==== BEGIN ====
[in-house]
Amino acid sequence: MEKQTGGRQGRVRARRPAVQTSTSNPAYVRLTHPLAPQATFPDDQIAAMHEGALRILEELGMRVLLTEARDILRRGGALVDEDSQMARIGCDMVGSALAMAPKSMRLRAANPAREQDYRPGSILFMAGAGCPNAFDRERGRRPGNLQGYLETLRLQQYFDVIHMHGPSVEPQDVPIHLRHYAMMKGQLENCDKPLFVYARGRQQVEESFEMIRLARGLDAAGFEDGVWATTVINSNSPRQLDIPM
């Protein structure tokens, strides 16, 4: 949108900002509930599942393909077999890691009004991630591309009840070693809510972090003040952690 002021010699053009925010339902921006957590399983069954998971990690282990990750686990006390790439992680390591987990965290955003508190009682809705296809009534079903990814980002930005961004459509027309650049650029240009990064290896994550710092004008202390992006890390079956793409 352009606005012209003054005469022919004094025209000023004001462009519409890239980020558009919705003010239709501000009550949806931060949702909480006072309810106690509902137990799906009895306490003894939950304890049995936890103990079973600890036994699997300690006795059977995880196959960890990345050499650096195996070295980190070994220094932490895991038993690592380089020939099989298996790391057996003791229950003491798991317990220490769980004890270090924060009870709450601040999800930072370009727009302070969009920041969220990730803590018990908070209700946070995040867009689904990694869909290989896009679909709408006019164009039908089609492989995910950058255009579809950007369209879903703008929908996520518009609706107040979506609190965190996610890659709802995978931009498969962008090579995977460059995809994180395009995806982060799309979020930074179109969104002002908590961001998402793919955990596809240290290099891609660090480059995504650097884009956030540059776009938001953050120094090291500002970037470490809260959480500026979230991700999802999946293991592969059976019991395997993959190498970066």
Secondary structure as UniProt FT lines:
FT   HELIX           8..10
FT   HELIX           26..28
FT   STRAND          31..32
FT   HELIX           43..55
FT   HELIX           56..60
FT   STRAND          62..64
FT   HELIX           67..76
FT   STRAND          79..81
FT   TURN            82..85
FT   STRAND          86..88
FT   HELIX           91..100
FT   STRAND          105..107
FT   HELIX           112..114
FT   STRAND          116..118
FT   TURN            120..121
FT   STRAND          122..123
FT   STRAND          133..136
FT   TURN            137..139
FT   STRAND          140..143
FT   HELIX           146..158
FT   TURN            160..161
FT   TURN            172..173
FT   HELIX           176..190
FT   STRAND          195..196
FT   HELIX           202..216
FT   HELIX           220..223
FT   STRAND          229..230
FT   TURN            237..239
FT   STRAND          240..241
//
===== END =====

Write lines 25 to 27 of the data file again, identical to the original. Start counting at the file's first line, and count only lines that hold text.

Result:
FT   TURN            160..161
FT   TURN            172..173
FT   HELIX           176..190